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jonathan farrington

Mar 08, 2011 at 21:56

To add to your excellent article, Buffett is also on record as stating that he avoids any business whose future he cannot predict and cites examples including autos 1910, aircraft 1930, televisions 1950. That's why he avoids tech companies.

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Mar 13, 2011 at 11:51

Whilst interesting to read I'm unsure whether ordinary private investors can learn much additional expertise from Warren Buffet because the situations are so different.

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Mar 13, 2011 at 12:28

At the risk of being shot down (which doesn't bother me), I would have though that 20% per year is not all that difficult if you can devote all your time to it. The real gains come in the compounding effect of re-investing the 20% gain each year since 1965. Get out your pocket calculator and see what I mean.

I can't quite see the point of an article praising Warren Buffett if we can only speculate on how he values the companies whose shares he buys.

People also tend to forget some of Warren Buffett's more controversial sayings - such as "Diversification is only necessary for beginners"!

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Sean Cawley

Mar 13, 2011 at 14:55

"So he is prudent, disciplined, patient and logical" Sums up the article for me. I am never quite sure what 'prudent' means but I can say with certainty my biggest mistakes have been when I was not disciplined or not patient or not logical.

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Mar 14, 2011 at 09:18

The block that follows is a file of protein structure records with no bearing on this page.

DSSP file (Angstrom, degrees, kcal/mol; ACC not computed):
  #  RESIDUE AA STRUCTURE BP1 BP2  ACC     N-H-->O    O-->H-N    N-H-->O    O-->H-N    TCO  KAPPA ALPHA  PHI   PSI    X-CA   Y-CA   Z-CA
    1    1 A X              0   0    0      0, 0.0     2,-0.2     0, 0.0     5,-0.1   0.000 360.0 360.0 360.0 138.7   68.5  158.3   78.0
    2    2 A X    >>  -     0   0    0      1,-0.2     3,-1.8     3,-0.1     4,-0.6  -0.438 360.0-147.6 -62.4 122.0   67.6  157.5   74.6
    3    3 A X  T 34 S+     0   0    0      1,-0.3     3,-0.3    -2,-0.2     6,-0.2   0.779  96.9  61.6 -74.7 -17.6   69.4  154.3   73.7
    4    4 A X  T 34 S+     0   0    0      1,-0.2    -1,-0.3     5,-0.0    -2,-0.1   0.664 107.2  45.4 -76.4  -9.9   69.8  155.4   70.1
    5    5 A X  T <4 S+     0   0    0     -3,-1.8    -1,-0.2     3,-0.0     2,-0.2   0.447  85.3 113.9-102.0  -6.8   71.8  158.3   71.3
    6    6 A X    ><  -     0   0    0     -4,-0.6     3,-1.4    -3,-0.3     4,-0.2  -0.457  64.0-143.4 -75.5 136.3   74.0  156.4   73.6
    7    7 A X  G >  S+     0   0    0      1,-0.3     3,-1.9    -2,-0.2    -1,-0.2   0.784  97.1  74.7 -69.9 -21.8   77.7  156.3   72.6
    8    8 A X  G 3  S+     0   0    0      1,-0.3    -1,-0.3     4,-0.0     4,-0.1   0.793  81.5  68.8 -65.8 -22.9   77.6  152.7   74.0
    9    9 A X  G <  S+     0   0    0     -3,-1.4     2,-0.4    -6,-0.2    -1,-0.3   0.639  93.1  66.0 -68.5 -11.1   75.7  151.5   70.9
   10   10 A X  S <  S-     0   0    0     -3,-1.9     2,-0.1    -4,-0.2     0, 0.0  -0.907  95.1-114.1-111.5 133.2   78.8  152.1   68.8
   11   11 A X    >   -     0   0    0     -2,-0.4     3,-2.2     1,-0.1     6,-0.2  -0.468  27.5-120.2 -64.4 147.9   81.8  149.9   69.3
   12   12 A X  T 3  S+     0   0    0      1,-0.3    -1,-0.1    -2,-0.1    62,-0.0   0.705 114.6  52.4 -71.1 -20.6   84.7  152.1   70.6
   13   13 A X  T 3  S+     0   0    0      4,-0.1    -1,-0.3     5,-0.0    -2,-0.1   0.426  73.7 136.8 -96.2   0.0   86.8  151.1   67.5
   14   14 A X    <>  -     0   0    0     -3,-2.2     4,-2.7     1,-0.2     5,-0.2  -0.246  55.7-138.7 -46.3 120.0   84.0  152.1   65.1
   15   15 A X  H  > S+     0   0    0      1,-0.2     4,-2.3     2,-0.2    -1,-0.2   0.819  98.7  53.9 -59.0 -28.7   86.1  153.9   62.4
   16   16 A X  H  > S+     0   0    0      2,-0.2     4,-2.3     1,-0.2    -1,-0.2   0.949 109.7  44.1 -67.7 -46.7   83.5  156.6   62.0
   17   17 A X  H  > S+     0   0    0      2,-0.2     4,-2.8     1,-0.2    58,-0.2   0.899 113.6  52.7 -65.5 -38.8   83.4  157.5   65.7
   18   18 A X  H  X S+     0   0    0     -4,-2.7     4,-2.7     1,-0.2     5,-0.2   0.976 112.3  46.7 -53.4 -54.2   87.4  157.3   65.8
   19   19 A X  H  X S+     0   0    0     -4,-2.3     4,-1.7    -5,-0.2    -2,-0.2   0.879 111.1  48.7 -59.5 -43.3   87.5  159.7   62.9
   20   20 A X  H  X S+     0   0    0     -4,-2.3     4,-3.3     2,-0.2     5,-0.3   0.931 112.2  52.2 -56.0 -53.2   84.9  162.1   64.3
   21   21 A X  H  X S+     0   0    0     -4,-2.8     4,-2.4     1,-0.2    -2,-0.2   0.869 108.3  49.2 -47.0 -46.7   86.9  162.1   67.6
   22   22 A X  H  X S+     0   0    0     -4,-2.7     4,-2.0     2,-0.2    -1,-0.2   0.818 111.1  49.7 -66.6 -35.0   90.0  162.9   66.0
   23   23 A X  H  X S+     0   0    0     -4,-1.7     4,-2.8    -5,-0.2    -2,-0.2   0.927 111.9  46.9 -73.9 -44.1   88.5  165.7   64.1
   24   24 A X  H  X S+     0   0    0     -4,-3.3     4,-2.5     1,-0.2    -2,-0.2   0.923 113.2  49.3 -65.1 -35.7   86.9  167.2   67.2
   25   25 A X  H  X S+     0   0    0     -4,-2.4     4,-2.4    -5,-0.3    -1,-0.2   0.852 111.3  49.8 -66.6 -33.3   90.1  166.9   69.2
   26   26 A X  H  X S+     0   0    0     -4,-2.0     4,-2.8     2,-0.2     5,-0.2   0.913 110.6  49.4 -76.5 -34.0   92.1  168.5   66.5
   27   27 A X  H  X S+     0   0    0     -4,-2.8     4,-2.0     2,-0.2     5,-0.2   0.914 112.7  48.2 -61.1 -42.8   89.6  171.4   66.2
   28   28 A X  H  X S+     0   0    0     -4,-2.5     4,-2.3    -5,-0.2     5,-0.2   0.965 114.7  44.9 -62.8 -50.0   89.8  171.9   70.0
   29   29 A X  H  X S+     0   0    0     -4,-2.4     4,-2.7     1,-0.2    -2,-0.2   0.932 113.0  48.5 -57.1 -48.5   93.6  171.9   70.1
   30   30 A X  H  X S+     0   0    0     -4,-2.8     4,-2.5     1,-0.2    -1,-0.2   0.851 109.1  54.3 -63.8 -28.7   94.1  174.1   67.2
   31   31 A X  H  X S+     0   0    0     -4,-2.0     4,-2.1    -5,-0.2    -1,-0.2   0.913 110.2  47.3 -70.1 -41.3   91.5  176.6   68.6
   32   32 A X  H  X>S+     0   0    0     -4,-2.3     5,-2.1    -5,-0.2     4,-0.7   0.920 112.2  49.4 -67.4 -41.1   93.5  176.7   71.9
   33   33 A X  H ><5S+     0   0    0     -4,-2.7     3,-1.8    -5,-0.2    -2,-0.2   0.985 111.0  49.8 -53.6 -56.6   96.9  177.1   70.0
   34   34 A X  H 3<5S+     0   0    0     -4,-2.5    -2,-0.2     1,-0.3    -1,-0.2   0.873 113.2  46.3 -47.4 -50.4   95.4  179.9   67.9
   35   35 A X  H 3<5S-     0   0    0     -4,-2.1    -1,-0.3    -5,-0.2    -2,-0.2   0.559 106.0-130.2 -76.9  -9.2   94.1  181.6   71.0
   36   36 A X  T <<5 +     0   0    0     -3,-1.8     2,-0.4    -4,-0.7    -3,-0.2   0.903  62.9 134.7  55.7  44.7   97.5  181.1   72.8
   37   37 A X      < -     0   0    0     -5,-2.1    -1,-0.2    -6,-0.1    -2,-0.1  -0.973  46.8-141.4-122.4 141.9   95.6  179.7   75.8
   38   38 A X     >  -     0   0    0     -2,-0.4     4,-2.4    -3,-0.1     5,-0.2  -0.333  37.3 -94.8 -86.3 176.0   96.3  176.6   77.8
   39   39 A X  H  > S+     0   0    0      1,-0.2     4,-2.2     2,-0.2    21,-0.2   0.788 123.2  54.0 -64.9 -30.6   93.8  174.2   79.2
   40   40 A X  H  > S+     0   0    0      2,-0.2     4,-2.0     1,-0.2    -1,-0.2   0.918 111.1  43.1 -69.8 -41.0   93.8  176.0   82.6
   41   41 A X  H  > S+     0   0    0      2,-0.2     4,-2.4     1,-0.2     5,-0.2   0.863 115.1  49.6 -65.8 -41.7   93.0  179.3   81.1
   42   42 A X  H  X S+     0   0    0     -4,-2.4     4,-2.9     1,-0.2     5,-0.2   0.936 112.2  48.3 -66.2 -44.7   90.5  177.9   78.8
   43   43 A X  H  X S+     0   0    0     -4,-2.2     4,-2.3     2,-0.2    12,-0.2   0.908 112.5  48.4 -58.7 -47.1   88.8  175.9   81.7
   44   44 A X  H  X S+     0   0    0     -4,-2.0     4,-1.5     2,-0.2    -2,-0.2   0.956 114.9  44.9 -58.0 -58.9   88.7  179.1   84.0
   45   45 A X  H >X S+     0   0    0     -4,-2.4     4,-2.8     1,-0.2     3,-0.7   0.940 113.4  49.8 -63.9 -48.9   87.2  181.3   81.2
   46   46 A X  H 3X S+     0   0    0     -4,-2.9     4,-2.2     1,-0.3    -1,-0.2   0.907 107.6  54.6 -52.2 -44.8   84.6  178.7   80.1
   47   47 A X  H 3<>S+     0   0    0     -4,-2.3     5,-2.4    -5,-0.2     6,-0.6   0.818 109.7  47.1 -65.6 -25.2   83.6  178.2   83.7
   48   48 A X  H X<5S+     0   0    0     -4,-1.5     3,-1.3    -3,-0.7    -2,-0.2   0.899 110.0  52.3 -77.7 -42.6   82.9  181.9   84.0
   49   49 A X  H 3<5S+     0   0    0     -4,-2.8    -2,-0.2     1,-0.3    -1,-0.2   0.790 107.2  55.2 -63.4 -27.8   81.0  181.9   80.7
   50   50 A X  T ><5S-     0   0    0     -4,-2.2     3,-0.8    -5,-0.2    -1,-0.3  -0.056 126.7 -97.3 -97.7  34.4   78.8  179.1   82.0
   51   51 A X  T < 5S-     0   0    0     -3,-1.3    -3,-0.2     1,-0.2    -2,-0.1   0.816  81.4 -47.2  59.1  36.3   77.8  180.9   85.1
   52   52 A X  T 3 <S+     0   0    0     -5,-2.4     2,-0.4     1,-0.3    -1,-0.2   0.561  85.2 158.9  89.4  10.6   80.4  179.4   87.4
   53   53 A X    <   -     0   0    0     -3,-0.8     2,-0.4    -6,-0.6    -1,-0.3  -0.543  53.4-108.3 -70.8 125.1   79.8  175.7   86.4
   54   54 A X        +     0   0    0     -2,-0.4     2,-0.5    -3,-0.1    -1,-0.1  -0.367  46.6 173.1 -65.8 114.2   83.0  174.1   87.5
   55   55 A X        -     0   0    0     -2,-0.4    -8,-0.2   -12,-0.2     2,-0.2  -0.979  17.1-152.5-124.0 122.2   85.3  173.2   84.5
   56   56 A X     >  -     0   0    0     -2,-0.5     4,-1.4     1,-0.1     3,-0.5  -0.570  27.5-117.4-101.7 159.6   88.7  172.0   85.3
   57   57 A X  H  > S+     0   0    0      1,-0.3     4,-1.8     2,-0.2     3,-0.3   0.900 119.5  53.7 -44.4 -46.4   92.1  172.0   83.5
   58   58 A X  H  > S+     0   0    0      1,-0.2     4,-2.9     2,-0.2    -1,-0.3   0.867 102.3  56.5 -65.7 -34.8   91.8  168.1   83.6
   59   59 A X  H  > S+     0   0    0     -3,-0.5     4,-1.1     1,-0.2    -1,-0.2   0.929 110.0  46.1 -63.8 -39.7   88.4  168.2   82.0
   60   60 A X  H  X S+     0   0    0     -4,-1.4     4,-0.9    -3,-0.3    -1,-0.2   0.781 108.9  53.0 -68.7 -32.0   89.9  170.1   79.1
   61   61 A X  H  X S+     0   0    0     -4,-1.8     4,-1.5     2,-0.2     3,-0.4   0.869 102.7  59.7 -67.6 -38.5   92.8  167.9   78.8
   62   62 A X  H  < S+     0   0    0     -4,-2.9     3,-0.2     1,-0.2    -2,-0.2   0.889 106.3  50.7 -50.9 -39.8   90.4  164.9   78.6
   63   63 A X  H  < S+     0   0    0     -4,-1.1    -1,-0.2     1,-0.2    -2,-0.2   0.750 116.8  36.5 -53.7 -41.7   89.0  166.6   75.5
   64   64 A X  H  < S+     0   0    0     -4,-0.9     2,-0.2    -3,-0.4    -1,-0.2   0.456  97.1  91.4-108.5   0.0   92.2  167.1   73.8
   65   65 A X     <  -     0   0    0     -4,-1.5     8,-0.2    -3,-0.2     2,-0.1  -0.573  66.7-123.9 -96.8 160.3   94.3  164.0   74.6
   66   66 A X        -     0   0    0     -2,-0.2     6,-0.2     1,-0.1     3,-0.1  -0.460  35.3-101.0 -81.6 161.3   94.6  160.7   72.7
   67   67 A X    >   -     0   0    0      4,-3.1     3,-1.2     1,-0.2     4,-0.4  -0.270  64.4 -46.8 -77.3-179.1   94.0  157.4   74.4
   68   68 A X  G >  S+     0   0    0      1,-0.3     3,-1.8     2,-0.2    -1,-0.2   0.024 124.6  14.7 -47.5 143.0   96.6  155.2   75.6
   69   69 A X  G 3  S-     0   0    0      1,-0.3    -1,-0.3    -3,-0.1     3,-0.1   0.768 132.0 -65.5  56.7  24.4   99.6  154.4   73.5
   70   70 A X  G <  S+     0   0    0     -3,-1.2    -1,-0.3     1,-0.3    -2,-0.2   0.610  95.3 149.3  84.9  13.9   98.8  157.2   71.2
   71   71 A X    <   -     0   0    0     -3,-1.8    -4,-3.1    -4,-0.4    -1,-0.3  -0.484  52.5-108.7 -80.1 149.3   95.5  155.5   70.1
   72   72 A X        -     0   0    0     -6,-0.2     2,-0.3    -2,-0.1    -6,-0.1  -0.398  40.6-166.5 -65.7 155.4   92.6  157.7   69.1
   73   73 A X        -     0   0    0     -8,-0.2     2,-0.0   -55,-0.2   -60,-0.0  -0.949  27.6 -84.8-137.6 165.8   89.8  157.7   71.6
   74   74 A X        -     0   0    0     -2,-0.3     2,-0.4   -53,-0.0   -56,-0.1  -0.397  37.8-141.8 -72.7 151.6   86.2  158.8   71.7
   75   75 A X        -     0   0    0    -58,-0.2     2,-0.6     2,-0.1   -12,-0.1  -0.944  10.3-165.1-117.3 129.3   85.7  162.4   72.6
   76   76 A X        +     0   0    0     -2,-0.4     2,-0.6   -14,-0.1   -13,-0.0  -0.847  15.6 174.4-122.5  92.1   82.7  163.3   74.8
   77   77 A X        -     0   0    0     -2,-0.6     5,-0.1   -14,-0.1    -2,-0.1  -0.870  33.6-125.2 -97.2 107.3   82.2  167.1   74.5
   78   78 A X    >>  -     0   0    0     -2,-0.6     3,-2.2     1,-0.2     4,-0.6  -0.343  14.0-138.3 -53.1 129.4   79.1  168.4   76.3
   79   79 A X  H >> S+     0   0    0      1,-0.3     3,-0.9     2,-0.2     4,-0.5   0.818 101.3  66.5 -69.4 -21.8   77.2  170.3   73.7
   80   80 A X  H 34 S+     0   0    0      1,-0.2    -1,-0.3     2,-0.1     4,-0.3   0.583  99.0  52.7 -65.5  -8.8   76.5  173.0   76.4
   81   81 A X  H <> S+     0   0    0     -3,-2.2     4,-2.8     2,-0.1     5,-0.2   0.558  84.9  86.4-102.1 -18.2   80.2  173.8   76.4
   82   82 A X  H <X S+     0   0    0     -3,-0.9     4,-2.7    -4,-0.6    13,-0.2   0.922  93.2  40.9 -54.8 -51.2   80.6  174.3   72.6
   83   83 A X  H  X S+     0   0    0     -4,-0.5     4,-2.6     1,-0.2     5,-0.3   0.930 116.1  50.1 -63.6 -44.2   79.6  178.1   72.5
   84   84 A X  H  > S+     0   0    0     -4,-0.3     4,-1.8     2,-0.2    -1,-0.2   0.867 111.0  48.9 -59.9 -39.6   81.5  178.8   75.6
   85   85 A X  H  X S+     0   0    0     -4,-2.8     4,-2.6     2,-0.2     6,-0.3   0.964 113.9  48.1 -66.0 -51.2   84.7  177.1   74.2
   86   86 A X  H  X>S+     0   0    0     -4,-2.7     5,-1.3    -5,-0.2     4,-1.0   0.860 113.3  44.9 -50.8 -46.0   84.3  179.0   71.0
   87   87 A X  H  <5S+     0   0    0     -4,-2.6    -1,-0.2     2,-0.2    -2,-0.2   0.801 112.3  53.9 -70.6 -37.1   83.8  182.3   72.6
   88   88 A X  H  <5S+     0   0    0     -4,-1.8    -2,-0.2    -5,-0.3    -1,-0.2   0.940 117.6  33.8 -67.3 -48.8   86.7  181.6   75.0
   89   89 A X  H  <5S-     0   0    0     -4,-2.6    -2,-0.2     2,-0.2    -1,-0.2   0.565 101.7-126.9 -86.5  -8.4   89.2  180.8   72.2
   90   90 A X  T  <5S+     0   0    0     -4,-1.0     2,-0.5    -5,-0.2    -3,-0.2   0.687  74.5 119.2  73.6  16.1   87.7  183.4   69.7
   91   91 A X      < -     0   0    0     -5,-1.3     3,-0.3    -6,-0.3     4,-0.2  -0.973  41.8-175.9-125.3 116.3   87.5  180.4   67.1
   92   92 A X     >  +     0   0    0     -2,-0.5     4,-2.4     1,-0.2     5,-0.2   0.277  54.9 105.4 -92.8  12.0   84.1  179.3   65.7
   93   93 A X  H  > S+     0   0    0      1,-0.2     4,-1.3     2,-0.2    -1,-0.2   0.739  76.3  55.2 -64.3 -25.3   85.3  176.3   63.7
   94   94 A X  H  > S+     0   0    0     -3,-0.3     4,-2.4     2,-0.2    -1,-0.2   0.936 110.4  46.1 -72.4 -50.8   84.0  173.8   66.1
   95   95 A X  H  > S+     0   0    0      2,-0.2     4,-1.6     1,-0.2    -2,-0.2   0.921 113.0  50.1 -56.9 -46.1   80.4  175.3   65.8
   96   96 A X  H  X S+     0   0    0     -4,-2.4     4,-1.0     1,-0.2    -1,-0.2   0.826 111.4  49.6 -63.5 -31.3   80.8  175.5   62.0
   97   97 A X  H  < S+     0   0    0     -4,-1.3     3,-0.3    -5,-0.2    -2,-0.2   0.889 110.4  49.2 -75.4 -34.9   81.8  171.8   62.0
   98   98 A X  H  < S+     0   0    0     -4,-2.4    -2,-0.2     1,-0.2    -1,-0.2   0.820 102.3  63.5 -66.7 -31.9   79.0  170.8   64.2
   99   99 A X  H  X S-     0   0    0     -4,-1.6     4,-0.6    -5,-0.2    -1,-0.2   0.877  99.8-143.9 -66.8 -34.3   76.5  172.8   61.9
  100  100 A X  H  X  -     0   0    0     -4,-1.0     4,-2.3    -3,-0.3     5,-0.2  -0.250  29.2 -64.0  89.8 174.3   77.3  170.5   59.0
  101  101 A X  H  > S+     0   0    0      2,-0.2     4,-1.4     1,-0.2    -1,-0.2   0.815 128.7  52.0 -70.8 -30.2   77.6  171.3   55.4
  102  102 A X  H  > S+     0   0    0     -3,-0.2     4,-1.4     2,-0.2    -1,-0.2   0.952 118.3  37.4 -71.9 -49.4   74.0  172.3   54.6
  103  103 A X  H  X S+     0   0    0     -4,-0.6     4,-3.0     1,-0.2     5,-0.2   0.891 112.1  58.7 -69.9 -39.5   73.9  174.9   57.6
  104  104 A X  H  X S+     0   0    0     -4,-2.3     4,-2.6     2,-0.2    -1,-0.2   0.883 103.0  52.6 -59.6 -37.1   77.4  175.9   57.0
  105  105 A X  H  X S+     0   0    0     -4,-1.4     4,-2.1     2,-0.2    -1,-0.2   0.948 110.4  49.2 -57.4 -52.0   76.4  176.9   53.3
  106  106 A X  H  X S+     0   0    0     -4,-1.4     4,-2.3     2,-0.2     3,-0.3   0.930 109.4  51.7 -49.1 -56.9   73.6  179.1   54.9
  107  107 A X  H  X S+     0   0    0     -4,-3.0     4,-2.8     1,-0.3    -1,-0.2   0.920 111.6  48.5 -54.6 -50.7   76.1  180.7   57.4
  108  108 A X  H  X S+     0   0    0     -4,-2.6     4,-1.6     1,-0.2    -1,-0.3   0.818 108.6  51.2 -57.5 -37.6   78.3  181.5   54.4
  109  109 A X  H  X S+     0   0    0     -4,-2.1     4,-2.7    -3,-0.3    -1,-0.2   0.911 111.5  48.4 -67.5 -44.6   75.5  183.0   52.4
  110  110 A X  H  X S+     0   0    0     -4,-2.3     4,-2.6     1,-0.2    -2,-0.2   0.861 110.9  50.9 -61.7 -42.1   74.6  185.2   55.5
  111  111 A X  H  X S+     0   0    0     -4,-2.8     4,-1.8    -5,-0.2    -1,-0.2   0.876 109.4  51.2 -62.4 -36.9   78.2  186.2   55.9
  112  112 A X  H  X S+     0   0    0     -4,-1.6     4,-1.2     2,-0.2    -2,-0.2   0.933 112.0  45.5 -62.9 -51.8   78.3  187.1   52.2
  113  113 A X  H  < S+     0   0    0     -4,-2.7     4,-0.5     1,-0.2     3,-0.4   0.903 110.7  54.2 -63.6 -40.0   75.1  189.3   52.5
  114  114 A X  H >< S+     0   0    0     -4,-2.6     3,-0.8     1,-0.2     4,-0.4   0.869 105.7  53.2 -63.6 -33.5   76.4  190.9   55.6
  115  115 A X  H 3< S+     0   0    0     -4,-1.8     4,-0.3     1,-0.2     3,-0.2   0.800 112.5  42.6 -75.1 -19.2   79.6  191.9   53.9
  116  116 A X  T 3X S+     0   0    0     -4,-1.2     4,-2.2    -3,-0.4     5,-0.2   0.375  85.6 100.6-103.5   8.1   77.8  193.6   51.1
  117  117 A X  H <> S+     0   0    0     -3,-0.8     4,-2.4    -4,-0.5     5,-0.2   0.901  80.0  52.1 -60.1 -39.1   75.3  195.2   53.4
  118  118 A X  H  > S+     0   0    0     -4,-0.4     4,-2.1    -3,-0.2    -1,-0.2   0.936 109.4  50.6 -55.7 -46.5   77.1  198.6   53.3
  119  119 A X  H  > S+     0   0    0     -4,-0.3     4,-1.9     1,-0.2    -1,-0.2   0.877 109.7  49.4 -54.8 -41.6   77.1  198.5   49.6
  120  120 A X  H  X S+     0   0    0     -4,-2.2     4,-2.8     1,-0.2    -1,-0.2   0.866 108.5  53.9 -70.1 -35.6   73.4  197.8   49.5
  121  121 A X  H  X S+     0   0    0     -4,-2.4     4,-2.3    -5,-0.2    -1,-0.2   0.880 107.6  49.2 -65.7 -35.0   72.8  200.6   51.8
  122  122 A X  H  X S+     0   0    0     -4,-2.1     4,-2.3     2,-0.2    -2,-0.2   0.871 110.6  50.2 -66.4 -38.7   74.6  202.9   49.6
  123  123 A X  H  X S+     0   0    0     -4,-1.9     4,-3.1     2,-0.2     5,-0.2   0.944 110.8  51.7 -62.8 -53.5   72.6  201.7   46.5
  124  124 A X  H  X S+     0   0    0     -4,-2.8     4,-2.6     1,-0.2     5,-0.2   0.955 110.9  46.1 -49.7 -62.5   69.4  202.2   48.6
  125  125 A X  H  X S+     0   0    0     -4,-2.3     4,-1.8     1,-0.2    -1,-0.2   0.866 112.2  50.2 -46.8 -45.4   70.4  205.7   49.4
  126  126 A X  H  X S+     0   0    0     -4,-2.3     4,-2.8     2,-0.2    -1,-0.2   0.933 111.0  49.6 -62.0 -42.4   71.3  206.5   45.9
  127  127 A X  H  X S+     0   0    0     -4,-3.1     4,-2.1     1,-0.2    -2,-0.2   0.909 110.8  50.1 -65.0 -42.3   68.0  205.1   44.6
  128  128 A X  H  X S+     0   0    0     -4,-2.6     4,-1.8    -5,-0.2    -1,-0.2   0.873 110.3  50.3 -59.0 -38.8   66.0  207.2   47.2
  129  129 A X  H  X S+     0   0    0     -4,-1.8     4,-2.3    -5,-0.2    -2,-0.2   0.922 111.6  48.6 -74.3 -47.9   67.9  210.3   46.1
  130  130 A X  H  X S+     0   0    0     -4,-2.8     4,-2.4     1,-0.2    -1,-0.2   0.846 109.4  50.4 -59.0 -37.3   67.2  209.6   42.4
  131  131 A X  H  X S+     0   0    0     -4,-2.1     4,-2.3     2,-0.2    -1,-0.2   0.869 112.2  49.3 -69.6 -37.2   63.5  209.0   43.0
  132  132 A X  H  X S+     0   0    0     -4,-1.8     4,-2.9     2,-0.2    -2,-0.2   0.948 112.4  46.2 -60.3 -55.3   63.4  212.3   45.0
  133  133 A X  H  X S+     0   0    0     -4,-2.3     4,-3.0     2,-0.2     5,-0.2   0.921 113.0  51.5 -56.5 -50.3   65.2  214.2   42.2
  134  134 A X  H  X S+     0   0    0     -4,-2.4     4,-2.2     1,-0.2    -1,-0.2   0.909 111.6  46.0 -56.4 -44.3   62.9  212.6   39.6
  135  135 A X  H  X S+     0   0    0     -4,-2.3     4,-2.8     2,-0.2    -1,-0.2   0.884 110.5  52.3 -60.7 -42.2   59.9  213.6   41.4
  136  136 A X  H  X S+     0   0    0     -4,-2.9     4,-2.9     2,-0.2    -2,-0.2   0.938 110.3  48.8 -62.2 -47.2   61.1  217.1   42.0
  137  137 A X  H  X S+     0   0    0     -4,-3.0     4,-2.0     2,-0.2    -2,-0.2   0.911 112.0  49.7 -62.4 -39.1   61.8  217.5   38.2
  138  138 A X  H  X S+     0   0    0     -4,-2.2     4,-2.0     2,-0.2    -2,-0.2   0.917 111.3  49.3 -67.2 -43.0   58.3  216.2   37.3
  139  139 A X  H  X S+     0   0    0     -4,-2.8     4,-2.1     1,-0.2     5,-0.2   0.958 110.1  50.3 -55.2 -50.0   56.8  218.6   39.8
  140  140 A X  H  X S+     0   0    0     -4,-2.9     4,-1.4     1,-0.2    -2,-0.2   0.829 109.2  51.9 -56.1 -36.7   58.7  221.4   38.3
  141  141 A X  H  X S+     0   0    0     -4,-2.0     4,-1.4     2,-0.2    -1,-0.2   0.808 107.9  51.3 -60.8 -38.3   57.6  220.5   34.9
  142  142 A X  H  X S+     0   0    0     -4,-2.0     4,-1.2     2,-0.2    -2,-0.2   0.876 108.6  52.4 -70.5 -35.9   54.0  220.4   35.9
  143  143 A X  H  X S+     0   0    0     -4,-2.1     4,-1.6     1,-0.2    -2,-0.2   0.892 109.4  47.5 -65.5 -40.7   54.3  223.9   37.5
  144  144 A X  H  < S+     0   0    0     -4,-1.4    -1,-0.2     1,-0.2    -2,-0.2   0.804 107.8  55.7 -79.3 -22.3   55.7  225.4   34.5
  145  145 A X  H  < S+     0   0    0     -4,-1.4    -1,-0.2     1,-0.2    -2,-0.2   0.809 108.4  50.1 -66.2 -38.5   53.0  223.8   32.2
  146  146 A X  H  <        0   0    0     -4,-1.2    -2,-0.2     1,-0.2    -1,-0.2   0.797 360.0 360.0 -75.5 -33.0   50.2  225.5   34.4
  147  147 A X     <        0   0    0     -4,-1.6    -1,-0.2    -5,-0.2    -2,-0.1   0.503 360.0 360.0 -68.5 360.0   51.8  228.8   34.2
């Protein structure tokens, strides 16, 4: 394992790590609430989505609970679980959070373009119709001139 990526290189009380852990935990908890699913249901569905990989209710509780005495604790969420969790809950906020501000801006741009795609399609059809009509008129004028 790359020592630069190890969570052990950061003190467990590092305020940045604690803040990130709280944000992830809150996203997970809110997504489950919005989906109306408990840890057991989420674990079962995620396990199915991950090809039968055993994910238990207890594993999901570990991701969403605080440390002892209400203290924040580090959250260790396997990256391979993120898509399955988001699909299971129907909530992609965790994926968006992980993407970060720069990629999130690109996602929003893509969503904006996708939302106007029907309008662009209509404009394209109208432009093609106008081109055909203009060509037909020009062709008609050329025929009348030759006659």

So he's 80 years old and worth $50 billion - what for - he can never spend it - what a sad life - devoted to making money he can't spend - what a pointless existence!

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Mar 14, 2011 at 09:51

Diabla.........I'm not sure many would agree with your views that someone who has never wanted for anything, always spent their days doing what they love doing and leaves $50 odd billion to charity has led a wasted life. If you can compete with that then your real name must be Gates!

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Mar 14, 2011 at 13:05

"They get it in their pap"

Because of parental tuition and the domestic environment into which they were born many successful businessmen get a head start. The right education, and the opportunity to mix with influencial people carries a lot of weight.

I suspect that many individuals such as myself, received educational guidance which set them on the road to nowhere. Only after learning many lessons in the school of hard knocks do we fully realise what we should have been doing all these years.

I was given the advice "If in doubt, refer to a higher reference value" so following logically, I have read books, by Jim Slater, George Soros, Peter Lynch, and Antony Bolton, among others. I have learned something from all of them, but I don't try to emulate their examples. Their stratagems are simply not applicable to my situation. All I know is that I am making fewer mistakes than I used to, so maybe the combination of small details are having a cumulative effect.

Diabla: I'm not sure that your point is valid, because I think we need people like Warren Buffett to show the rest of us what is viable and sustainable in an economically progressive world. However I accept that it takes all sorts and alternative lifestyles are worthy of research and investigation; therefore you might like to consider what Franklin Sanders has to say. He writes an erudite and often humorous running commentary on the state of the markets on According to him; there is no future in stocks, the US govt. is misguided, and even the US supreme court is sometimes wrong. However he admits to being just a "natural born durn fool from Tennessee". Despite his unconventional approach to economics he seems to be able to sustain a pretty good lifestyle. If you google Top of the World Farm, Dogwood Mudhole, Tennessee. you will see what I mean.